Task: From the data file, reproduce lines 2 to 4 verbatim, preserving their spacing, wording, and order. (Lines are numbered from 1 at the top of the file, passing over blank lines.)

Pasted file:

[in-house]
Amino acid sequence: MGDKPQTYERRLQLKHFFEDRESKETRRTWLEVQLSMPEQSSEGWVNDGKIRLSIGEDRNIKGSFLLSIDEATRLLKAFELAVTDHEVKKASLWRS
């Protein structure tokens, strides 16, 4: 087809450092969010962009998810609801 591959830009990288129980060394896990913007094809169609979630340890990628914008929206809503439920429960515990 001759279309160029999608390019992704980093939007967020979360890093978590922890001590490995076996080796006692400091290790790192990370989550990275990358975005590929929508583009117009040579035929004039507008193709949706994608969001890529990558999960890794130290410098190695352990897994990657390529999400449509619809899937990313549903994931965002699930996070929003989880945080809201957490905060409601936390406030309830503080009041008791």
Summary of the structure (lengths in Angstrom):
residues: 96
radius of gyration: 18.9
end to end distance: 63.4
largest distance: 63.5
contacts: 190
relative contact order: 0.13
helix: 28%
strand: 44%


Amino acid sequence: MGDKPQTYERRLQLKHFFEDRESKETRRTWLEVQLSMPEQSSEGWVNDGKIRLSIGEDRNIKGSFLLSIDEATRLLKAFELAVTDHEVKKASLWRS
């Protein structure tokens, strides 16, 4: 087809450092969010962009998810609801 591959830009990288129980060394896990913007094809169609979630340890990628914008929206809503439920429960515990 001759279309160029999608390019992704980093939007967020979360890093978590922890001590490995076996080796006692400091290790790192990370989550990275990358975005590929929508583009117009040579035929004039507008193709949706994608969001890529990558999960890794130290410098190695352990897994990657390529999400449509619809899937990313549903994931965002699930996070929003989880945080809201957490905060409601936390406030309830503080009041008791």
Summary of the structure (lengths in Angstrom):